The narrative has been the same for the past five years: Europe as the global economy’s new sick person. The ill-fated single currency union, goes the narrative, has joined Japan as the ageing, no-growth patient being kept alive on life support and the jawboning feats of Dr. “Whatever It Takes” Draghi. Divergence is the new normal, with the U.S. economy regaining its growth mojo while the Old Continent slowly sinks into senescence and irrelevance. But narratives don’t last forever, and a few recent data points suggest that this one may be due for a change.
Greece Is Not the Word
The headlines coming out of Europe this week have largely been about the high-stakes negotiations between Greece and its EU policy partners over the terms of extending the financial assistance to the troubled nation which runs out at the end of this month. The story has had plenty of drama, not to mention a bevy of telegenic Hellenic ministers. But the Greek refinancing outcome is likelier than not to be a non-event. Negotiators will probably find a way to do what they do best – defer the final reckoning to another day. Even a so-called “Grexit”, where Greece leaves the single-currency union, would potentially have relatively mild repercussions outside the country’s own borders. Germany’s tough stance in the current negotiations belies a mood of serenity should that be the result.
The Purchasing Managers Speak
No, the interesting news in Europe this week comes in the rather bland form of a monthly reading of the Eurozone Purchasing Managers Index. The PMI serves as a proxy for the pace of business activity in both the manufacturing and the services sectors. A reading over 50 indicates expansion, while a number below that threshold suggests that business activity is contracting. The reading this month came in at 53.5, a solid uptick from the previous month and the third month in a row of gains. According to Markit, the publisher of the Eurozone PMI, the pace of activity indicates that Eurozone real GDP is likely to grow at approximately 0.3% for the quarter, or an annualized rate of 1.2%. That may not sound like much, but for an economy that has mostly seemed to be on the brink of falling back into recession, it is manna from heaven.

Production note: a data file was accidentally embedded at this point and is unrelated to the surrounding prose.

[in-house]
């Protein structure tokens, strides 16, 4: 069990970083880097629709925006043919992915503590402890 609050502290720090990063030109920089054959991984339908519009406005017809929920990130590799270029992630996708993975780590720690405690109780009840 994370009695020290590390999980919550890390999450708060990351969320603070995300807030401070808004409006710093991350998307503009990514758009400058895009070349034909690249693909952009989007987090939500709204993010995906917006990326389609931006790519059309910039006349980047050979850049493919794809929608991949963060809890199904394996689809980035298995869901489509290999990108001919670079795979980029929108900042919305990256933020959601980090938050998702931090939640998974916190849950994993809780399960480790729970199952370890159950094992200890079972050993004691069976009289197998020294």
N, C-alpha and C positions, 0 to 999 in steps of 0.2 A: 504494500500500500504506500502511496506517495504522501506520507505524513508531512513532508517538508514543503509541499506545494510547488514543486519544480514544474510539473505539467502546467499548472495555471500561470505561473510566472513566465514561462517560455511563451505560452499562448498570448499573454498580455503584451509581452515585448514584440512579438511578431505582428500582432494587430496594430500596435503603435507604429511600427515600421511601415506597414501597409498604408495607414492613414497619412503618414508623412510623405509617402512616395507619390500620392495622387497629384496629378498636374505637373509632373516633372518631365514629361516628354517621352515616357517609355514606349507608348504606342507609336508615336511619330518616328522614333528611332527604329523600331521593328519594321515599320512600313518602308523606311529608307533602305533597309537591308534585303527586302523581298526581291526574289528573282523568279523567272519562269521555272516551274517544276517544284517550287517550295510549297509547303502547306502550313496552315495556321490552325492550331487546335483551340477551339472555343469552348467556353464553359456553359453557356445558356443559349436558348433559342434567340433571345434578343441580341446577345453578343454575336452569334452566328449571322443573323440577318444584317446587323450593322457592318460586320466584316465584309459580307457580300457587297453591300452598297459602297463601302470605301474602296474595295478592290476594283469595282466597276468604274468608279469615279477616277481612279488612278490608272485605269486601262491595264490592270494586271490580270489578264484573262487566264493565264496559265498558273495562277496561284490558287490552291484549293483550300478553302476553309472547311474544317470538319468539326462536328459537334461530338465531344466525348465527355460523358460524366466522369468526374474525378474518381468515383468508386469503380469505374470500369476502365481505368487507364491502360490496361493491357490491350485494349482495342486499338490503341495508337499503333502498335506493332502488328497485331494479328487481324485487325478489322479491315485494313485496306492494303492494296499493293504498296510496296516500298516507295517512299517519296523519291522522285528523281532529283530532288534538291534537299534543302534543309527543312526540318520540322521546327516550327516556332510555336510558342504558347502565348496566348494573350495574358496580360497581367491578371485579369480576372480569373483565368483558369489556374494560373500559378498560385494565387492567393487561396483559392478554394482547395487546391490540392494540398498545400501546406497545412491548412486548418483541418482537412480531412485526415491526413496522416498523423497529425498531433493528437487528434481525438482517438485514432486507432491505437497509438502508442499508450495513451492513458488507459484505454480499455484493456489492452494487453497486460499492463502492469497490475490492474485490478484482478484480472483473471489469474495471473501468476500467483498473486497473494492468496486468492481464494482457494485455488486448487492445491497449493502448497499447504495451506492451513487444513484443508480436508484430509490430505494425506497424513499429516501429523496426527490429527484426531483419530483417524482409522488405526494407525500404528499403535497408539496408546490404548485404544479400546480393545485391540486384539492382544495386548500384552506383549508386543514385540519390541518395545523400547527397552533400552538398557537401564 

Riding the Currency Tailwinds
These recent economic readings align with a potential narrative we at MV Financial floated in our annual market outlook last month; the recent dramatic fall in the euro could be a catalyst for regional growth, at least in the short term, by making Eurozone exports more competitive. Indeed, the two big winners in the PMI report are Germany and France, who also happen to be the continent’s largest value-added exporters. This suggests that the euro’s 19.4% peak to trough decline (52 weeks), illustrated in the chart below, may be starting to show up on corporate balance sheets.
Make no mistake, it’s not all roses and honey for the Eurozone. The region still suffers under double digit unemployment and listless wage and price trends. Policymaking organs suffer from structural inefficiencies seemingly designed to ensure gridlock. Another recession is not inconceivable. But the recent numbers are at least a move in the right direction. The ECB’s forthcoming quantitative easing program may provide a further tailwind. Greece or no Greece, this year could mark a positive turn in Europe’s economic fortunes. That in turn would be good news for markets elsewhere.